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Accepting Post-Baby Bodies & Girls Body Image

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Can We Ever Accept Our Post-Baby Bodies?

It’s a funny thing. Yesterday I was “pottying a tinkle” (as my toddler calls it) when I felt a bit of skin on my belly sort of tuck under…that’s the only way to describe it. I thought, this couldn’t possibly be happening…not to me. It was fine when I was standing up. There was no sag or drag…a little pooch perhaps, but no sagging.

Cautiously, I put my hand to my abdomen. Yes, yes, there it was. A belly roll. Disgusted, I hopped off the loo and vowed that I would start a diet tomorrow. I would not let this get the best of me. I would be out running a half-marathon next summer…and the list when on and on.

Then I went to the kitchen, leaned against the counter, and savored a chocolate Super Bowl cupcake while I contemplated how I would do this. An app that records my every calorie? A blog about what I was doing? How would I keep myself honest? I made my decision and moved on, though I didn’t mention it out loud, because we all know how I feel about our own body images ruining our little girls.

When I got up this morning, this blog post at Scary Mommy was the first thing I read over my morning coffee. I’m the first to admit that I agree completely with what she’s saying…even if I preach otherwise. Though I do believe we need to keep our dismal body opinions to ourselves so as not to complicate matters with our little ones, I do hate the fact that, even after 10 years of being together, I now hate getting dressed in front of the hubs. In fact, I often get dressed in the bathroom just so he doesn’t walk in to the bedroom when I have only one leg in my jeans. Then I found Shape of a Mother and realized that there is this whole underground society of women who are horribly dissatisfied with how their post-baby body looks.

And, while this article at Baby Center talks about the “first few weeks” after you’ve had the baby, it says nothing about the fact that, for many women, post-baby jiggle is still going on when you kiss your kid goodbye on the first day of Kindergarten. Do real moms even write these stories? And if they do, why are they giving us false hope?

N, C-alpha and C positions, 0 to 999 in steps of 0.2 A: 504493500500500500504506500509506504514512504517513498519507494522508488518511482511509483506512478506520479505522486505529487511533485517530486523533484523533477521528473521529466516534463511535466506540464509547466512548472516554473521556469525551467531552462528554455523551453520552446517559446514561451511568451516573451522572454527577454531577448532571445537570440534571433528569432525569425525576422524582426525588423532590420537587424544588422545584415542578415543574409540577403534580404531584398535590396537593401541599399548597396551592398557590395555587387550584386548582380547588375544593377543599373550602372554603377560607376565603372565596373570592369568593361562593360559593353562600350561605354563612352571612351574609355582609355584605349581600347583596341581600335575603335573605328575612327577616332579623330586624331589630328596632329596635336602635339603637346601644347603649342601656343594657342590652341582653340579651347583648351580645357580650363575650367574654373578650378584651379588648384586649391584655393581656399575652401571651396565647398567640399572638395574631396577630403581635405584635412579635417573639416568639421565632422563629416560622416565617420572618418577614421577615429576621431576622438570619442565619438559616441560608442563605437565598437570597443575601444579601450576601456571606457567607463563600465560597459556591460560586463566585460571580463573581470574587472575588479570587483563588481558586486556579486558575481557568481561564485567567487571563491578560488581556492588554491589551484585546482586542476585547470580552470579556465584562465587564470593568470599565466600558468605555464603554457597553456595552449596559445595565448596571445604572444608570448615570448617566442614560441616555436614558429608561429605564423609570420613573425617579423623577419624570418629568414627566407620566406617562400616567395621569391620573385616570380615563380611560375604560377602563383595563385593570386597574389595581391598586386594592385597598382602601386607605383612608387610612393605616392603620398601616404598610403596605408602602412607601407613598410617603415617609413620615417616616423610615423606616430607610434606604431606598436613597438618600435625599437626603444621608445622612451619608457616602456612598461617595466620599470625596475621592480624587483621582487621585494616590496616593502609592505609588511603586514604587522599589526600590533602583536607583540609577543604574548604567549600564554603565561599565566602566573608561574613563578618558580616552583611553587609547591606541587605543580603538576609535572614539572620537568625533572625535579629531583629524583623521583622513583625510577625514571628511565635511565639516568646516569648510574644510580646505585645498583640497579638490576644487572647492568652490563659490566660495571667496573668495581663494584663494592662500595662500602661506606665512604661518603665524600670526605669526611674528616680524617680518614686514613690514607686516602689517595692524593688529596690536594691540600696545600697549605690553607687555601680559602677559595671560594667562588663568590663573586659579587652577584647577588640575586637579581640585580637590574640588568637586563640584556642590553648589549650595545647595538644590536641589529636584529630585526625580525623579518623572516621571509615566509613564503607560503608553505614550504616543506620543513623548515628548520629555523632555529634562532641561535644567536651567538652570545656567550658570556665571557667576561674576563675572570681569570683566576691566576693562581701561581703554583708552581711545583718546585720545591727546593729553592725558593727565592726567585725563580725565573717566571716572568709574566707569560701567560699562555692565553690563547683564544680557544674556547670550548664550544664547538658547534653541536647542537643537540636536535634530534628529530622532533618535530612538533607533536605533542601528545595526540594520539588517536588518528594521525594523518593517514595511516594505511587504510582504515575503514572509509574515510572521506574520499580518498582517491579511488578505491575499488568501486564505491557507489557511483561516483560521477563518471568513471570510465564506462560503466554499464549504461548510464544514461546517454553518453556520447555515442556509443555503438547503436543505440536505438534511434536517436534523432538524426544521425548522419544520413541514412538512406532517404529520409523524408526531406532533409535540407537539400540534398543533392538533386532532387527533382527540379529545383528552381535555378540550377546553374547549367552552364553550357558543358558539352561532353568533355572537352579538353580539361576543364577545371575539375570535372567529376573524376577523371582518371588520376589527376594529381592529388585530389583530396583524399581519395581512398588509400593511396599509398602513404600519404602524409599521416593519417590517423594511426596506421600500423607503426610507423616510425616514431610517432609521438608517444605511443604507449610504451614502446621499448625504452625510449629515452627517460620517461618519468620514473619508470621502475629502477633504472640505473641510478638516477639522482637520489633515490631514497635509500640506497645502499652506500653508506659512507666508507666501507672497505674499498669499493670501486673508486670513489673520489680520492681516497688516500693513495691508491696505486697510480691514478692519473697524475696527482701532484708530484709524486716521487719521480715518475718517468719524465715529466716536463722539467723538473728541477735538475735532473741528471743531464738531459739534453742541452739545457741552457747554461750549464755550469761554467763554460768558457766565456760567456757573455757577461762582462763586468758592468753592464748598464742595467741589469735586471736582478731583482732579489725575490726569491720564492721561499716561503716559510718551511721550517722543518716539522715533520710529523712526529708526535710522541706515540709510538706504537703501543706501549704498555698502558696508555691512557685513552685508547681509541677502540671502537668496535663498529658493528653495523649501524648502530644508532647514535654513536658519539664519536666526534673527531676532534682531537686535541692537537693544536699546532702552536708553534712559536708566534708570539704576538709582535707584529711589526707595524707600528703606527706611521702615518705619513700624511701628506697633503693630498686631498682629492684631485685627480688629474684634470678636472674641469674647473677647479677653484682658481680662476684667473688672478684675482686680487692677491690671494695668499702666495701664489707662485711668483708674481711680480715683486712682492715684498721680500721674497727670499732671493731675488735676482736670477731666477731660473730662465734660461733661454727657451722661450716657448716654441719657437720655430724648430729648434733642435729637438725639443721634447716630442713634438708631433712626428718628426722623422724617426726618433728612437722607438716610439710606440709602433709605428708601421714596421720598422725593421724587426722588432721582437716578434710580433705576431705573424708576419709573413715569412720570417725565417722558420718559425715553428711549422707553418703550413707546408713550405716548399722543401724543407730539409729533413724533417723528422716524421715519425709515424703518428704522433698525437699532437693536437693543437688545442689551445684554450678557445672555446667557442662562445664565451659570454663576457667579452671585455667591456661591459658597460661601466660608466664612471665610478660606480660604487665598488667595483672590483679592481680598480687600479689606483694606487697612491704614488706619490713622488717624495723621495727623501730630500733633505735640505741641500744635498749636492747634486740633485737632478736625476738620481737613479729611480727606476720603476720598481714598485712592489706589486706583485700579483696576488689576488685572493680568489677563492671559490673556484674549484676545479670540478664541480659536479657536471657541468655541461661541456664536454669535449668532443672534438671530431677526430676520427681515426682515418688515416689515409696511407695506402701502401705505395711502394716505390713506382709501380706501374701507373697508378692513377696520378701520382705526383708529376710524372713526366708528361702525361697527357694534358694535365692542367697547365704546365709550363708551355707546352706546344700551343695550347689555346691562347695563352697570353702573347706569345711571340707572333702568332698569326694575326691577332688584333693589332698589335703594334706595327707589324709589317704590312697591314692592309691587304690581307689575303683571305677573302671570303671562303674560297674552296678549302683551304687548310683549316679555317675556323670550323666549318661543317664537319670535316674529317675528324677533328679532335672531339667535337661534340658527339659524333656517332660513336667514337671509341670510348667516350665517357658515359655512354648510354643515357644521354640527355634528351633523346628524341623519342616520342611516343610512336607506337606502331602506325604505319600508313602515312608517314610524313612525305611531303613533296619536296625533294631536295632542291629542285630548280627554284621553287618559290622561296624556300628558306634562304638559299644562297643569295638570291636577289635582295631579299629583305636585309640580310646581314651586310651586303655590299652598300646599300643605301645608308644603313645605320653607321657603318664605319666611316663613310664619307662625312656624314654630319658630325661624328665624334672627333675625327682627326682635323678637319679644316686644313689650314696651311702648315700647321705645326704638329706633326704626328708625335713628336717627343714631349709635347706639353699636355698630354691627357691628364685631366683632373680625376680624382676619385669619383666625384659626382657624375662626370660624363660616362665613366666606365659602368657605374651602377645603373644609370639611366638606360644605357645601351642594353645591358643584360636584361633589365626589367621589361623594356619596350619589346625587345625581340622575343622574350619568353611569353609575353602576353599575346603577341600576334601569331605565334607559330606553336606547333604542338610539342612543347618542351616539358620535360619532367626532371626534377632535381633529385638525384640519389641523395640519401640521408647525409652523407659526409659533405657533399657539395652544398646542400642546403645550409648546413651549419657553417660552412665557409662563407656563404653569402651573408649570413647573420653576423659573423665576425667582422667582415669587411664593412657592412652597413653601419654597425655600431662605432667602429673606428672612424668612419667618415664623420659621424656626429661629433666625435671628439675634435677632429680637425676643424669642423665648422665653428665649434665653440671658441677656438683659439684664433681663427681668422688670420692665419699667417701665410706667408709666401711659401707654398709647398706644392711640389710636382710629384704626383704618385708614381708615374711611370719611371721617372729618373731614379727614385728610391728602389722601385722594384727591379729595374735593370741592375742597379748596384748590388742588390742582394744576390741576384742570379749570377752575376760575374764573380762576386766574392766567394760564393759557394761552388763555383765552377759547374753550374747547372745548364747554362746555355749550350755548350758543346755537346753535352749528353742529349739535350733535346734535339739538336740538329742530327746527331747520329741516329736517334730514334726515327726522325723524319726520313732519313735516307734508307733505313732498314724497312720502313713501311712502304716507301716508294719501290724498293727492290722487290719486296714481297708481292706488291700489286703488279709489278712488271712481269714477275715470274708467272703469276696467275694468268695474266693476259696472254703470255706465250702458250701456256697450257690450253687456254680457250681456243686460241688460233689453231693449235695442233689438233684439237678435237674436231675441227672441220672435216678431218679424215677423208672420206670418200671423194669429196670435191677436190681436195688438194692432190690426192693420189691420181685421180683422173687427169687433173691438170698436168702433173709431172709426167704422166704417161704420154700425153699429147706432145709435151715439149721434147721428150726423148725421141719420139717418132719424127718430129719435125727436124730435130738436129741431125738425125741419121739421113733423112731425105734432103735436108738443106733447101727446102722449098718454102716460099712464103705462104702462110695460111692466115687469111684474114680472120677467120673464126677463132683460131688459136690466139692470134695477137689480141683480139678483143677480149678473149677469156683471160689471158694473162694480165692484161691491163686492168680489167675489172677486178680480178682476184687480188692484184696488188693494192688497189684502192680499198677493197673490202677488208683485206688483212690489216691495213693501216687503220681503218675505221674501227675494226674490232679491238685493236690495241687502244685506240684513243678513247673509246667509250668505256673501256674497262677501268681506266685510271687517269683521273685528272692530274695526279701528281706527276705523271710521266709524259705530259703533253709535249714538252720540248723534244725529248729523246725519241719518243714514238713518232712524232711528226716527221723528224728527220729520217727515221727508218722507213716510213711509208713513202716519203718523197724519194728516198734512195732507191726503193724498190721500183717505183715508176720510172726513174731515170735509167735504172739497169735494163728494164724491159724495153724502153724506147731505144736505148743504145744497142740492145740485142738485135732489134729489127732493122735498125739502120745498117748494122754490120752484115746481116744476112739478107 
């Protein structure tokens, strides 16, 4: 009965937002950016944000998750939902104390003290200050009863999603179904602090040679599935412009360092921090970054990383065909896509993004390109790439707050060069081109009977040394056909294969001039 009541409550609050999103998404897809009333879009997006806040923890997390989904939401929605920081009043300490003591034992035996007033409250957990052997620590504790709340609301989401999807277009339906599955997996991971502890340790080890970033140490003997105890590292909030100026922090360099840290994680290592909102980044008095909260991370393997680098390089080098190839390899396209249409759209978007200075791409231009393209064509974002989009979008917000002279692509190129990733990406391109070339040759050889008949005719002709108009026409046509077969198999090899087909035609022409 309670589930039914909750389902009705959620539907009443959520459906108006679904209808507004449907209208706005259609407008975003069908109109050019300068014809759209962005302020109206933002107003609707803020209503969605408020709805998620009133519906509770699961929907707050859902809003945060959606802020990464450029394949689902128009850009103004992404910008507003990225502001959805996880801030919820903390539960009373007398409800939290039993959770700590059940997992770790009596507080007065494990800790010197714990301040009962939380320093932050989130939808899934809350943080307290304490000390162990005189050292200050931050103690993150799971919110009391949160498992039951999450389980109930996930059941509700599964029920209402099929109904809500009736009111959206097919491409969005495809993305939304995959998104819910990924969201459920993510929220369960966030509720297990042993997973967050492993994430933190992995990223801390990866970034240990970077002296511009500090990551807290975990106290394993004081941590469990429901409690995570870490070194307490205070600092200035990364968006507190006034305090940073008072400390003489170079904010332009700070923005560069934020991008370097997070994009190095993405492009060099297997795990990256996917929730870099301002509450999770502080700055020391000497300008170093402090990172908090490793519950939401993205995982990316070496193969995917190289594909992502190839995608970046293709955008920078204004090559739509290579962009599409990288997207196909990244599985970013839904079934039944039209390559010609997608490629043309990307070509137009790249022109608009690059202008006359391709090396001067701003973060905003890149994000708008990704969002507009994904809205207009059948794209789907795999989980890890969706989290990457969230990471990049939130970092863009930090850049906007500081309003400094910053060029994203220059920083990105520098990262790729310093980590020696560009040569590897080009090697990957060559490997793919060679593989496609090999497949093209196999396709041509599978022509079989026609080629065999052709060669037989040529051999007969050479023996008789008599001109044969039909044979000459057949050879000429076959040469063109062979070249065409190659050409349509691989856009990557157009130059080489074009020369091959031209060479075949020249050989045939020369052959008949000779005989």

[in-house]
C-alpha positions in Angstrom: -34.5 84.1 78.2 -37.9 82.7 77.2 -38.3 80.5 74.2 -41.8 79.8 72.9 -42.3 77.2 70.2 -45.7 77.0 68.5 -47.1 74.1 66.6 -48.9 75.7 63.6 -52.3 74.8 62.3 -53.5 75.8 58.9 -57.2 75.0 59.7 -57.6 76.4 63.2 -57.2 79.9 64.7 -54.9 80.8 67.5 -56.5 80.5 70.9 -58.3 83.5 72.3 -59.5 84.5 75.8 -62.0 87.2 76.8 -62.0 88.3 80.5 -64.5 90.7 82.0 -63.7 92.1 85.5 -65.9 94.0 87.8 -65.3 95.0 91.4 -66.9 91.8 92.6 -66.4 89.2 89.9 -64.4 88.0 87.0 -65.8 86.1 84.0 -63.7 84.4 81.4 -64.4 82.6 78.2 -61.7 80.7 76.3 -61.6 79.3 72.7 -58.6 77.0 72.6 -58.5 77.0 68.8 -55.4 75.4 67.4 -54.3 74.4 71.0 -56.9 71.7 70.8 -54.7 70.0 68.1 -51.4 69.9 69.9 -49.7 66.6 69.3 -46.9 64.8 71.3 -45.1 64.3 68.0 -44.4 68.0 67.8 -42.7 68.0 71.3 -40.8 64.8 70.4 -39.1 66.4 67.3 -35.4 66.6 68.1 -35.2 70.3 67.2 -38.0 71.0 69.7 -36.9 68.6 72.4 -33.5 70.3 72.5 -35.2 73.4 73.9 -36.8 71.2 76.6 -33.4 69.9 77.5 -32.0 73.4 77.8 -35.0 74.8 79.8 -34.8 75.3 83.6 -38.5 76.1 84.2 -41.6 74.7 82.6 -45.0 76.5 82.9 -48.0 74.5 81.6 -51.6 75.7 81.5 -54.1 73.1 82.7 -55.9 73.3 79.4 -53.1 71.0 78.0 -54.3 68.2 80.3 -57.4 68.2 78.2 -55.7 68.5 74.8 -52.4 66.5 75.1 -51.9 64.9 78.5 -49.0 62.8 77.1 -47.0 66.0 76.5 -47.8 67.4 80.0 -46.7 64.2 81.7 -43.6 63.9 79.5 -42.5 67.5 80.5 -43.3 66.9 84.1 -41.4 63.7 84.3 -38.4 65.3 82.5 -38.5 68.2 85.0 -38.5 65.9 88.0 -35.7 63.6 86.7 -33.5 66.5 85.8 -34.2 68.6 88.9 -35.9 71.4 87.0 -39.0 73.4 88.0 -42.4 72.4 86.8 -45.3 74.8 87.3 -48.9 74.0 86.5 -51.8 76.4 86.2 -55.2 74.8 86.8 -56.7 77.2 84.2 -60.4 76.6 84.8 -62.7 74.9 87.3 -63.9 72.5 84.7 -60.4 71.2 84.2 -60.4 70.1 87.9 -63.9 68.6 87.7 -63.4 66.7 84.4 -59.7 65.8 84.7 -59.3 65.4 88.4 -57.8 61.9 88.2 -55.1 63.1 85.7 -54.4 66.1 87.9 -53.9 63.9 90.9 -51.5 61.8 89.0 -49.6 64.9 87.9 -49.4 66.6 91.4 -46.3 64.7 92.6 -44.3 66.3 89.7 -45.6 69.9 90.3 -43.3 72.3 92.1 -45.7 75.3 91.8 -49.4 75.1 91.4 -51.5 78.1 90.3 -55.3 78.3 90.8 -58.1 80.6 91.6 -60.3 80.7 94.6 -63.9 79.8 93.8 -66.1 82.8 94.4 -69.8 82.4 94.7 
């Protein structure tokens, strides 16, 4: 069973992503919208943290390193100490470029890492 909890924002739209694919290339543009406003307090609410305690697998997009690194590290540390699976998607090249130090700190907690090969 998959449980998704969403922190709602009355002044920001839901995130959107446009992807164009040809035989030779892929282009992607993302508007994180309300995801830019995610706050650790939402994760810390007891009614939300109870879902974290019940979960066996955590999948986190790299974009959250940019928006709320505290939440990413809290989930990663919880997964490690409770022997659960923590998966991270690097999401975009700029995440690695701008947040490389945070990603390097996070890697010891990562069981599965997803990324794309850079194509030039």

So, from vowing to lose the roll to a cupcake in the kitchen to finding another group of women who are sad about the flab, I’m still not satisfied and still not wanting to accept the little extra that is mine. And while I should stop eating the cupcakes, and I know I should accept my little belly, there’s one I’m just not able to do yet…the cupcakes are the easy part.

Let’s discuss. Have you accepted your post-baby body? What did it take to finally get you there?

How Our Body Image Is Ruining Our Girls

I like to think that I’ve got a pretty healthy body image. I run several times a week, eat healthy for the most part, and splurge without guilt (meaning, if I want a peanut butter smoothie, I’m eating a peanut butter smoothie).

So, when New Year’s rolled around and my twelve-teen read off her resolutions, I was devastated that the #3 slot was taken by the hope that she’d lose 15 pounds. At 5′ 6″ tall and 140 pounds, she’s far from overweight. In fact, she’s far from needing to lose weight. A competitive swimmer, a snowboarder, and a sprinter on the school track team, she’s constantly in motion and, as a mom, I’m proud to say she beats boys in pull-up competitions on a regular basis.

But she still feels she needs to shed 15 pounds.